NGFNerve growth factor (NGF or beta-NGF)
|SMART accession number:||SM00140|
|Description:||NGF is important for the development and maintenance of the sympathetic and sensory nervous systems.|
|Interpro abstract (IPR002072):||During the development of the vertebrate nervous system, many neurons become redundant (because they have died, failed to connect to target cells, etc.) and are eliminated. At the same time, developing neurons send out axon outgrowths that contact their target cells [(PUBMED:2369898)]. Such cells control their degree of innervation (the number of axon connections) by the secretion of various specific neurotrophic factors that are essential for neuron survival. One of these is nerve growth factor (NGF or beta-NGF), a vertebrate protein that stimulates division and differentiation of sympathetic and embryonic sensory neurons [(PUBMED:3589669), (PUBMED:8488558)]. NGF is mostly found outside the central nervous system (CNS), but slight traces have been detected in adult CNS tissues, although a physiological role for this is unknown [(PUBMED:2369898)]; it has also been found in several snake venoms [(PUBMED:1477101), (PUBMED:1995338)]. |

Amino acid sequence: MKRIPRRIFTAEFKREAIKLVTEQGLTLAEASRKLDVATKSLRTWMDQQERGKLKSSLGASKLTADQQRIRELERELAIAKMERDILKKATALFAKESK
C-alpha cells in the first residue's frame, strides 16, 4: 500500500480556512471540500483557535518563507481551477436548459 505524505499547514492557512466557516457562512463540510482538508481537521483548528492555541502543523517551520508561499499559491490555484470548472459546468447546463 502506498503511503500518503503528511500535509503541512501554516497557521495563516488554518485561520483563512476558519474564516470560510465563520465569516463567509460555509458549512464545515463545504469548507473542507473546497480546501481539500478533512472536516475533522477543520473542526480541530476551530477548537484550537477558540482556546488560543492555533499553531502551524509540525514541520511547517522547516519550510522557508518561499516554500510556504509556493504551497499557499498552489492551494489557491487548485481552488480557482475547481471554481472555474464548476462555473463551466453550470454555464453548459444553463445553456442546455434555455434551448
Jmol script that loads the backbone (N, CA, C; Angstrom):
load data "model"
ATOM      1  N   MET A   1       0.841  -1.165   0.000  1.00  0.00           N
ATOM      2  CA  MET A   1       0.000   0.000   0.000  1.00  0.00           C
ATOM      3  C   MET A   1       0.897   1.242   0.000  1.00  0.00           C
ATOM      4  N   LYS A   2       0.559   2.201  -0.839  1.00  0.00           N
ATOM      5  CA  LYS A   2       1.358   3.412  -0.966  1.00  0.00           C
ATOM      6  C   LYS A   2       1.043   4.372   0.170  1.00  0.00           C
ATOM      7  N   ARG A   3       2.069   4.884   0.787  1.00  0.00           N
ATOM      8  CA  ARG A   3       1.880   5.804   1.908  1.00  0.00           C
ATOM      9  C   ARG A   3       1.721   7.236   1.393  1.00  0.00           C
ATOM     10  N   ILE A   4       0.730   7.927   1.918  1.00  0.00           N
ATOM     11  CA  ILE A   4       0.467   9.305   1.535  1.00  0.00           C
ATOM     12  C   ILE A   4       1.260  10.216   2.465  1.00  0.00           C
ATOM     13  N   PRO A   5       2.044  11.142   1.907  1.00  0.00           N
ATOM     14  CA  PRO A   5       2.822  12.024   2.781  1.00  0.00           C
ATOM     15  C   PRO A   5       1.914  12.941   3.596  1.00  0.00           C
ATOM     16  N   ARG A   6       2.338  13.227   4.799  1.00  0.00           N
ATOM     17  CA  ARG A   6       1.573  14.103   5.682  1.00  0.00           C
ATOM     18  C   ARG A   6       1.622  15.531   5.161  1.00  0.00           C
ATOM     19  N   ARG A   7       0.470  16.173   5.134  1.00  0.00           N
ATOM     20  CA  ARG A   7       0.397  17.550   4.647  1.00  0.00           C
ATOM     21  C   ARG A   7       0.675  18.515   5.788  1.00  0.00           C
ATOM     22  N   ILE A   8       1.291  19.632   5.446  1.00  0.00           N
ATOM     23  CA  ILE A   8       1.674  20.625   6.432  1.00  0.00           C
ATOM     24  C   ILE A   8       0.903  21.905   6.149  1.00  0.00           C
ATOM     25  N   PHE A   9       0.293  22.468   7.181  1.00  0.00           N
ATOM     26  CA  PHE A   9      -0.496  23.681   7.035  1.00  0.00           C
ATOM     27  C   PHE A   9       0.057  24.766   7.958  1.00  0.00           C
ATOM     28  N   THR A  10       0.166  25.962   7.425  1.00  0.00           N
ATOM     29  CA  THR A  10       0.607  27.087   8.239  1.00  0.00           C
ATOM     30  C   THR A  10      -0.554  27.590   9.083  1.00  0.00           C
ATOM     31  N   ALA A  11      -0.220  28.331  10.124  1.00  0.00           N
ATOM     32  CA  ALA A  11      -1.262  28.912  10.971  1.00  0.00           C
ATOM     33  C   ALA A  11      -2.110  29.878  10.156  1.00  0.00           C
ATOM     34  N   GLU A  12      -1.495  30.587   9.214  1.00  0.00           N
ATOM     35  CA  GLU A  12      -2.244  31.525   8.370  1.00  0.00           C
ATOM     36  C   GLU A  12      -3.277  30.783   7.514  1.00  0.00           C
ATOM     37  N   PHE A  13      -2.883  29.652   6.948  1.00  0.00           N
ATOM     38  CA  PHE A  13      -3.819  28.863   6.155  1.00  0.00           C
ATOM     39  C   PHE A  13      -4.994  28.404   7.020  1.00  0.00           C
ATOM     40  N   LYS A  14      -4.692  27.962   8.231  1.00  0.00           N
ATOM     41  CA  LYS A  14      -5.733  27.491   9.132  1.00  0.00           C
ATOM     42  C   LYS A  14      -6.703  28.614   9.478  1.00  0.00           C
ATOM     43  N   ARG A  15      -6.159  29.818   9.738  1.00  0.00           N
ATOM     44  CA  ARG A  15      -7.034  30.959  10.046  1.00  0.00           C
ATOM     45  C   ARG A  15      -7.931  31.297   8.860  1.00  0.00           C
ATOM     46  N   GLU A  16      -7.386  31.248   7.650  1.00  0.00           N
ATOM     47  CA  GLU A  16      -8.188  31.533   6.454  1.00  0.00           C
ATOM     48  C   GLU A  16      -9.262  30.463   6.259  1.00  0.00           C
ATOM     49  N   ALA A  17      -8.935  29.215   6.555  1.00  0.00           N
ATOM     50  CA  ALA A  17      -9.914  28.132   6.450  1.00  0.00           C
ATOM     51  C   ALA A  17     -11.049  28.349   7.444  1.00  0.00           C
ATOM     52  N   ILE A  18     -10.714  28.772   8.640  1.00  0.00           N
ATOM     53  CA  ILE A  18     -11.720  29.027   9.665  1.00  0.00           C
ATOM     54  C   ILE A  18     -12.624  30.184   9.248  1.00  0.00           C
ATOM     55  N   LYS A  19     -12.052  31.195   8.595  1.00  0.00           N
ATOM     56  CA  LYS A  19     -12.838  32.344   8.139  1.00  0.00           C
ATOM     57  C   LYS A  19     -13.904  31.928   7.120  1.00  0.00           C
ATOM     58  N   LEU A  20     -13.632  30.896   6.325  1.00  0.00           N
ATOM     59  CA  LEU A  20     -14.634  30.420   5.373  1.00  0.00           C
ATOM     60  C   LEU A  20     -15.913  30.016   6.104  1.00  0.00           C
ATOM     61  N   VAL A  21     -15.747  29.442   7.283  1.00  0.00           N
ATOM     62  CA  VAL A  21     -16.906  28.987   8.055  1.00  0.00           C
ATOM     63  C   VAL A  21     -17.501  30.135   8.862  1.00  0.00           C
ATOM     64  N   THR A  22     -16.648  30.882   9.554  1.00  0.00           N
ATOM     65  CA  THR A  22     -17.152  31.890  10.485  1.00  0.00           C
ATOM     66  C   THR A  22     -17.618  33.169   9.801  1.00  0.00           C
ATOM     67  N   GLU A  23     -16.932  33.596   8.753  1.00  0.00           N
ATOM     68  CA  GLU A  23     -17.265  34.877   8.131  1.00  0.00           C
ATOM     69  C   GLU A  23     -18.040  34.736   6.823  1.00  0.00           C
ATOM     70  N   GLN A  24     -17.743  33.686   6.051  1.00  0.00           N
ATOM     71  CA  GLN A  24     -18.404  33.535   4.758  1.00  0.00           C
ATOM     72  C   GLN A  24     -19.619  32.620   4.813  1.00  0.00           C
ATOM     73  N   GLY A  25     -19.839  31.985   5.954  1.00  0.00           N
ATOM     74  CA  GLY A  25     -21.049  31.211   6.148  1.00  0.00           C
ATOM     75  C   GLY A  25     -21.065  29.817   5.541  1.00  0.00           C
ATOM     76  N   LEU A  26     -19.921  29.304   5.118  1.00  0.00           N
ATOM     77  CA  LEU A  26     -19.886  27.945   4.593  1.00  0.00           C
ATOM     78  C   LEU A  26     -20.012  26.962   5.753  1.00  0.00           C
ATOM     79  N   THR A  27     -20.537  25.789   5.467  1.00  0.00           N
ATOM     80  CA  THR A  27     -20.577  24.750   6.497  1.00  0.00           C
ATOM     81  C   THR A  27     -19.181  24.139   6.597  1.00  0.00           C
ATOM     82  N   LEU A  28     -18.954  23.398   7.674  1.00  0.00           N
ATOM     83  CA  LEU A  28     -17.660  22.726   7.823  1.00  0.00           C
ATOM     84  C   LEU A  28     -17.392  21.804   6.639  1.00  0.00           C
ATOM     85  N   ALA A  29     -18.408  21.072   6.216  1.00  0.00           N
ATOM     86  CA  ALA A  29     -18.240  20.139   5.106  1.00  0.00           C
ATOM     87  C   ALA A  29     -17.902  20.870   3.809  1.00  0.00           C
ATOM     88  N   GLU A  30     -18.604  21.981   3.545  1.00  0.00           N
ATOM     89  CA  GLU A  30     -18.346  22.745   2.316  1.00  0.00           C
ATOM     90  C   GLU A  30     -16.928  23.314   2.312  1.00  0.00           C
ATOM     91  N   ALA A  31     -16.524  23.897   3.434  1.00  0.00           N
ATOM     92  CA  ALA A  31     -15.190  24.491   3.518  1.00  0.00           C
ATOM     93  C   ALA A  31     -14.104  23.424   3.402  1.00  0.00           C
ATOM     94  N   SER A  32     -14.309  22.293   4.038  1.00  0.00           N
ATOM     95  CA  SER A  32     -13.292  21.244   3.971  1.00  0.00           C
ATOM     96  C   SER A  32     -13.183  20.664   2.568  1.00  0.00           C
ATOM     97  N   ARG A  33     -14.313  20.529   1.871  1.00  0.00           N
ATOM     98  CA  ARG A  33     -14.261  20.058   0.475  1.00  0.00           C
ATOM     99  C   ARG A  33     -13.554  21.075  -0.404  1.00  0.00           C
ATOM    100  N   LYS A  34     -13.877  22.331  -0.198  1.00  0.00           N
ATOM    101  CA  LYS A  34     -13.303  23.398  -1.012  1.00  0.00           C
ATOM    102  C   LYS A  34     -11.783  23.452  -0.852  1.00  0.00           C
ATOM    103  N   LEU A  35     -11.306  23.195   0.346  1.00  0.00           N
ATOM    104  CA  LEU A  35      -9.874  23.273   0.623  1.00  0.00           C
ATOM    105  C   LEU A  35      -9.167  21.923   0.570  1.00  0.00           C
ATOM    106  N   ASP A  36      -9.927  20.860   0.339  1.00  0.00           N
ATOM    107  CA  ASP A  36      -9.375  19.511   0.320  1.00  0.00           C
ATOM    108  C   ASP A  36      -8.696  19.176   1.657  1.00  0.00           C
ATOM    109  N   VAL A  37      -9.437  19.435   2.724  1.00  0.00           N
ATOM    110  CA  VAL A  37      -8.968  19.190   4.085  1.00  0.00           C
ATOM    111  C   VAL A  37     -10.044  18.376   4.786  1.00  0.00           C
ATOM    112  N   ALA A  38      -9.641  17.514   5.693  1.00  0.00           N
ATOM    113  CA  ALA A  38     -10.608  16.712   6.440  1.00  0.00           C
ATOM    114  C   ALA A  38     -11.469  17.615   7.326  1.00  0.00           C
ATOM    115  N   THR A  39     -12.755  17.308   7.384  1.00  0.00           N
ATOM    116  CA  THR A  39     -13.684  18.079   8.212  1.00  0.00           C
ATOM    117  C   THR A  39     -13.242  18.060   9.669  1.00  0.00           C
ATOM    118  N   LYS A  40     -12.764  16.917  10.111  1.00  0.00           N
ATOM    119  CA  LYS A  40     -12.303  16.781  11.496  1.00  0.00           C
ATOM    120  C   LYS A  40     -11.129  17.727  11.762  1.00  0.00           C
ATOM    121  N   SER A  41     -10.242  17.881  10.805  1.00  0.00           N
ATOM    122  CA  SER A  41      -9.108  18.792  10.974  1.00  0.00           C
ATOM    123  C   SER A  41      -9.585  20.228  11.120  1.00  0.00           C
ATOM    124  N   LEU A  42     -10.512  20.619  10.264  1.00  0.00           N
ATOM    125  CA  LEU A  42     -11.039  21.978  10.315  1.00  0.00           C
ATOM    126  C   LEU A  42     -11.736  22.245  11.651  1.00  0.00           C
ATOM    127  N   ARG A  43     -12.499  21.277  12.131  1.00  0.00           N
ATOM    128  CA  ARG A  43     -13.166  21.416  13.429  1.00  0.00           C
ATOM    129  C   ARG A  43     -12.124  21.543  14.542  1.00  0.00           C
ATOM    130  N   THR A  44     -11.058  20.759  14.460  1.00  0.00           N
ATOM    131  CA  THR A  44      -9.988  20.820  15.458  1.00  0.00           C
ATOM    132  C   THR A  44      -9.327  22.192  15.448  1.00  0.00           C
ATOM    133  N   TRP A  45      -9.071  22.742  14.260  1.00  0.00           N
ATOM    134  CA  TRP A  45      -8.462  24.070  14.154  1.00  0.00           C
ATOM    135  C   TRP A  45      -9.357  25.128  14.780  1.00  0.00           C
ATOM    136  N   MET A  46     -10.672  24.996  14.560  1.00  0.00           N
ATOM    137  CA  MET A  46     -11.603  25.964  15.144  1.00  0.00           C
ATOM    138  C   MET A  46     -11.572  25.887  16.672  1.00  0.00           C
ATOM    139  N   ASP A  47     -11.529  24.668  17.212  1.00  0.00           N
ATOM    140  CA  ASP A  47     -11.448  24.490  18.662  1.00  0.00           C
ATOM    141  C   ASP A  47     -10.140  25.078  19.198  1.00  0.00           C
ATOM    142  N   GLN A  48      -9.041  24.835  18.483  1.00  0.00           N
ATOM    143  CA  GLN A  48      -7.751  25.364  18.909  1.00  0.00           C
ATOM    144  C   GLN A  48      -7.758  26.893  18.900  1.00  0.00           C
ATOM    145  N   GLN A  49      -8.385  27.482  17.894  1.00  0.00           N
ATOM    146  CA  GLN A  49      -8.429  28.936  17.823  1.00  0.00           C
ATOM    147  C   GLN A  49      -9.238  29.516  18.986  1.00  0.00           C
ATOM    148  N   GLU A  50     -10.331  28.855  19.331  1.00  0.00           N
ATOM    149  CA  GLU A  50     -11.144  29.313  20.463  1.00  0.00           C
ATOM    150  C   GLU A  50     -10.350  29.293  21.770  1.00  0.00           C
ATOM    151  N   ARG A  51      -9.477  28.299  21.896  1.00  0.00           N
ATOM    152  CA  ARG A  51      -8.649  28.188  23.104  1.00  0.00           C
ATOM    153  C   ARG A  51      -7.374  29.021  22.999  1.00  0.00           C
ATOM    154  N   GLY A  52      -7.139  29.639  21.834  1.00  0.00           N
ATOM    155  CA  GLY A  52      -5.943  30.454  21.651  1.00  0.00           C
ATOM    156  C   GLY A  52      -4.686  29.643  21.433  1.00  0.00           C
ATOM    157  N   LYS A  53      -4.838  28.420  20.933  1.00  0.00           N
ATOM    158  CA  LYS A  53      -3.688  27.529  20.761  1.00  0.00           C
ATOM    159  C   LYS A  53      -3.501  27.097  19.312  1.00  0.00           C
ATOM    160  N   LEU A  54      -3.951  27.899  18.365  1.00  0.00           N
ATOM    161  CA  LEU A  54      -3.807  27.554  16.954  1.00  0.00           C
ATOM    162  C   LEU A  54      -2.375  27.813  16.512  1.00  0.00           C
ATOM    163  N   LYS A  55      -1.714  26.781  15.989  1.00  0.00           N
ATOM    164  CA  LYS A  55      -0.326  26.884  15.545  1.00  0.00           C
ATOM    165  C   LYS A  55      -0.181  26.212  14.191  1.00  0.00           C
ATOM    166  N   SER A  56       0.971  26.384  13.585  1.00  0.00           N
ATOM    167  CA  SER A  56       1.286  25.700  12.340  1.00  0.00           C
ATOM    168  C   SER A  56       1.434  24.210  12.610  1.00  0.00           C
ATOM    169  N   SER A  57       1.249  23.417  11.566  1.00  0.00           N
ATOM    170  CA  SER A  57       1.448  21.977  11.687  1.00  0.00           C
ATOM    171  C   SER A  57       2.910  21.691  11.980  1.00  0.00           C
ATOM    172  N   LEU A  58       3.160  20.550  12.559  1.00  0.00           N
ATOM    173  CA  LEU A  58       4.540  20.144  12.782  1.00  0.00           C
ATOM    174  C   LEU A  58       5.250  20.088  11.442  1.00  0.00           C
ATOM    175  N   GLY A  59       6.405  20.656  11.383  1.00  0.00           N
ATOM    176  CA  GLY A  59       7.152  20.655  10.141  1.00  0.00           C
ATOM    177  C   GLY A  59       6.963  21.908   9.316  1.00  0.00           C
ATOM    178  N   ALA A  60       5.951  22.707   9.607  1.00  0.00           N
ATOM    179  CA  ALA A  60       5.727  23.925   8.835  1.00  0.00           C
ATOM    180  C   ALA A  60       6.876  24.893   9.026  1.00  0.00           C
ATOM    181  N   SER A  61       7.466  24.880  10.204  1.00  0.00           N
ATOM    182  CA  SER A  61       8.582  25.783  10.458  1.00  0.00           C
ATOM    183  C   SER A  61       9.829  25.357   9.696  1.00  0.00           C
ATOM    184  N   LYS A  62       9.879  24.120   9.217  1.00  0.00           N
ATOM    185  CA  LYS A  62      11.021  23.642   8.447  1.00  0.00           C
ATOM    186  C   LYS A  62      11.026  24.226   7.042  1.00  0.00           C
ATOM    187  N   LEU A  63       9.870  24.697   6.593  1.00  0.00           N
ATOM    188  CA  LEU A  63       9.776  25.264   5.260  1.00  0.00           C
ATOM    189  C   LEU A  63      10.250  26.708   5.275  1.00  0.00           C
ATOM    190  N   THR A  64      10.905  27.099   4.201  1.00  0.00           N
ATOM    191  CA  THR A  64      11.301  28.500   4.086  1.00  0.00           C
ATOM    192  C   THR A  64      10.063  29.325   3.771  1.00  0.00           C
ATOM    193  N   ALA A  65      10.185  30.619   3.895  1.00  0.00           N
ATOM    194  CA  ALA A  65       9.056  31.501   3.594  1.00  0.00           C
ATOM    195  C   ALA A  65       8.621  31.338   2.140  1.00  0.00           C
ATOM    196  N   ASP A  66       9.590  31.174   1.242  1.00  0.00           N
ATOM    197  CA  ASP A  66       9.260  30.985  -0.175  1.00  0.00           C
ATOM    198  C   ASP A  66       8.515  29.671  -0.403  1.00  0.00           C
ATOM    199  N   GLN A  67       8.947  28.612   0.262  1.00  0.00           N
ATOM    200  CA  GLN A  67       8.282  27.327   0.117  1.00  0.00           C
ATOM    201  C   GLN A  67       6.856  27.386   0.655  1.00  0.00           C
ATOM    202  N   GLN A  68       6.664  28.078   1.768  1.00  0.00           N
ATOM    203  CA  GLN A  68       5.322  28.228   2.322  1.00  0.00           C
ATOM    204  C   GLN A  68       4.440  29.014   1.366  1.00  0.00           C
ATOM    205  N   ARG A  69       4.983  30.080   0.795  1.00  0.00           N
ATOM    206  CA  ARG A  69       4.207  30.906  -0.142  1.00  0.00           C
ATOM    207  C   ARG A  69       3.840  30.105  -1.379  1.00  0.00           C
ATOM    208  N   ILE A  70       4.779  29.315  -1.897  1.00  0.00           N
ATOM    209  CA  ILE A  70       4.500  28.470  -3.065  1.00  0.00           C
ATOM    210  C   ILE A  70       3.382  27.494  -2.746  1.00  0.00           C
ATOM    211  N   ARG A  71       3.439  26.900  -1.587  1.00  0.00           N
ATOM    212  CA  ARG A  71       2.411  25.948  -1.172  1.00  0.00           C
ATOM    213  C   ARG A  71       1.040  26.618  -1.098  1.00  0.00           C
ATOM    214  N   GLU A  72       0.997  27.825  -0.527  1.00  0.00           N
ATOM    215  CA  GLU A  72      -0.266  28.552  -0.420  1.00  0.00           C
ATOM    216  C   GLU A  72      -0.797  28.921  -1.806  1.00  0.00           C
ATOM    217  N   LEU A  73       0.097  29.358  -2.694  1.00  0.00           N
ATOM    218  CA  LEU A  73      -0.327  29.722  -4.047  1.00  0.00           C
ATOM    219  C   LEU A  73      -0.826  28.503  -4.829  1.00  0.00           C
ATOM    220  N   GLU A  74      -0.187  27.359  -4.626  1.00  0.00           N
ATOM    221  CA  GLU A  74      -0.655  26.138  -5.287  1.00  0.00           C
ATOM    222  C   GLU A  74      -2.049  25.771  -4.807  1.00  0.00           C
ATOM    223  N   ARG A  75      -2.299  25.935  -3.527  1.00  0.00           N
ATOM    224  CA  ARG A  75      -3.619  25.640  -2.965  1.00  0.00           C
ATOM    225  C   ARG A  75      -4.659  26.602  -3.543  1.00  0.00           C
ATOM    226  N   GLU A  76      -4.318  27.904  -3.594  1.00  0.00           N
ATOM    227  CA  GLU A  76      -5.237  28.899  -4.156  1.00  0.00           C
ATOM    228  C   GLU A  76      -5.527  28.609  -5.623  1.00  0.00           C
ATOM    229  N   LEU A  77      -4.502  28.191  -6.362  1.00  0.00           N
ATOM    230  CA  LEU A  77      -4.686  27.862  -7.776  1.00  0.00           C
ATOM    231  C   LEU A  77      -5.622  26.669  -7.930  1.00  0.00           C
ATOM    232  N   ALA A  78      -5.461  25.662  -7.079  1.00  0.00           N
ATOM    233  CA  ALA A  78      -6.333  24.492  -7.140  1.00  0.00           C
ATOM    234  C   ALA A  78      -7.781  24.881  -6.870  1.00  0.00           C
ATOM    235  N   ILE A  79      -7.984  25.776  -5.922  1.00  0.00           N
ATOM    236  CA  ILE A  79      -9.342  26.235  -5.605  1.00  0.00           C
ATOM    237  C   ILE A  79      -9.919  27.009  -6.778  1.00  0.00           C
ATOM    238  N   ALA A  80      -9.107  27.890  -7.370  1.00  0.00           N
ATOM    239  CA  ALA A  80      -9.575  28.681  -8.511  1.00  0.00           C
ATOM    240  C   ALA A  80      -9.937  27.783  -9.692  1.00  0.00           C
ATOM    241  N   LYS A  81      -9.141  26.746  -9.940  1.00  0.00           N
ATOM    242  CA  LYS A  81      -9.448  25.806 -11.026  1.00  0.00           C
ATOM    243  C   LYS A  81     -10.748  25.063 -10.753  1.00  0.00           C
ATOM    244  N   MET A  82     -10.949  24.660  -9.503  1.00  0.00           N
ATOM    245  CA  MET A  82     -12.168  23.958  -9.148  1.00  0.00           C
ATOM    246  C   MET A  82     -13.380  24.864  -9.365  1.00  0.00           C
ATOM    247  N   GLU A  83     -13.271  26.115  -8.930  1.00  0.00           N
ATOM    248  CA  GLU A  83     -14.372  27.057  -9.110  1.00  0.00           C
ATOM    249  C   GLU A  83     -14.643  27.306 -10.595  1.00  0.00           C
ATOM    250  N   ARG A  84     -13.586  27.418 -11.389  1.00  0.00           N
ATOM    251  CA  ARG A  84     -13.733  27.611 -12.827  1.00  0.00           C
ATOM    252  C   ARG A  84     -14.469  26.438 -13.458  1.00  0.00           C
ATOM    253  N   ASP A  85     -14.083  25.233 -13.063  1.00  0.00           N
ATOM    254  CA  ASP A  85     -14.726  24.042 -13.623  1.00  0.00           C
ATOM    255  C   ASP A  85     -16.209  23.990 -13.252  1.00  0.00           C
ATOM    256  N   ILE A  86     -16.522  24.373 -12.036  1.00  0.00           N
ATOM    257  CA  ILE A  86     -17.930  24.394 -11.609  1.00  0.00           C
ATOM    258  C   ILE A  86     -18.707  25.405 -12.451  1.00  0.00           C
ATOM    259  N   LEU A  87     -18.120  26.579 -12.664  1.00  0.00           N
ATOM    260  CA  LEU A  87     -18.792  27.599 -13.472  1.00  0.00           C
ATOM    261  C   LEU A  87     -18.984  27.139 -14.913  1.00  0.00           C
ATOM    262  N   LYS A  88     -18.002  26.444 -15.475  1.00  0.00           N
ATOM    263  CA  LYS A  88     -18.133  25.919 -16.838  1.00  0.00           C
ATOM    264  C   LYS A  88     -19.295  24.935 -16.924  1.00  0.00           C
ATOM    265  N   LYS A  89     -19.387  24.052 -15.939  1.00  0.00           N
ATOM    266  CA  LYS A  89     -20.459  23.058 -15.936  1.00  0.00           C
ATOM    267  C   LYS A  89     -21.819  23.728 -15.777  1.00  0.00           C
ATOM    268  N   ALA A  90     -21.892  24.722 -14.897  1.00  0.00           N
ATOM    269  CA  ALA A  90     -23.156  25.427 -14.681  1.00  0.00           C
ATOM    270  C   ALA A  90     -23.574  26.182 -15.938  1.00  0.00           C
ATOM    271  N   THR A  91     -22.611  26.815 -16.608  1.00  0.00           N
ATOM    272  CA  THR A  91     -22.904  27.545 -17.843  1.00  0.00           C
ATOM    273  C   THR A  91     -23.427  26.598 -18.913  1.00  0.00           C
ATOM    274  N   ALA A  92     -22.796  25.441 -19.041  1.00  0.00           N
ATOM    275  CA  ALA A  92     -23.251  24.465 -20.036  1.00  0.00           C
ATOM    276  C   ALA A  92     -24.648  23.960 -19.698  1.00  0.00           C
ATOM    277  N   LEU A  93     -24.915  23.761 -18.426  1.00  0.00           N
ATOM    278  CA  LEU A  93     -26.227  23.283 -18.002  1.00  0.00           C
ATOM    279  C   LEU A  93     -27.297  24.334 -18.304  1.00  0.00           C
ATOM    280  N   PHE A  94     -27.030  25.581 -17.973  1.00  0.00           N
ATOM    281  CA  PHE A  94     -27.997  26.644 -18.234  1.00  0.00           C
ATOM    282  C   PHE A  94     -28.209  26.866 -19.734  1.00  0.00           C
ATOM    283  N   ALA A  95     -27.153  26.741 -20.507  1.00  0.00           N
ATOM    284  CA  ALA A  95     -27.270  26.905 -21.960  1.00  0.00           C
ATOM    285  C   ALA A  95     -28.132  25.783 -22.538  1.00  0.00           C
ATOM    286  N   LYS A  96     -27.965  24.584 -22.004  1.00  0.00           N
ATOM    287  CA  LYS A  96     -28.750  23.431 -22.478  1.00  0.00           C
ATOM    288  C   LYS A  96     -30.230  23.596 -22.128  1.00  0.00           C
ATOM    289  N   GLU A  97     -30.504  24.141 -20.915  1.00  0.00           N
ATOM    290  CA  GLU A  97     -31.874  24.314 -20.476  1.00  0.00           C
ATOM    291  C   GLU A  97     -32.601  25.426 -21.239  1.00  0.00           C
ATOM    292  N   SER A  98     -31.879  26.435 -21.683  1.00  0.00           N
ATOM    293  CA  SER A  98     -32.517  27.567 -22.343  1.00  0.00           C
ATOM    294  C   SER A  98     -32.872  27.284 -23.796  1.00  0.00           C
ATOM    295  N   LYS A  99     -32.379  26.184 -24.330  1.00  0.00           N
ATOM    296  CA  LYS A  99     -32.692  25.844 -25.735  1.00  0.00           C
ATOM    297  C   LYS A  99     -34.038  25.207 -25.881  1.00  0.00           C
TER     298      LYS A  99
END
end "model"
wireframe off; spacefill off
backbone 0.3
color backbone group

NGF is a protein of about 120 residues that is cleaved from a larger precursor molecule. It contains six cysteines all involved in intrachain disulphide bonds. A schematic representation of the structure of NGF is shown below:
This entry also contains NGF-related proteins such as neutrophin 3, which promotes the survival of visceral and proprioceptive sensory neurons, and brain-derived neurotrophin, which promotes the survival of neuronal populations that are located either in the central nervous system or directly connected to it [(PUBMED:2236018), (PUBMED:8527932)].
|GO function:||receptor binding (GO:0005102)|
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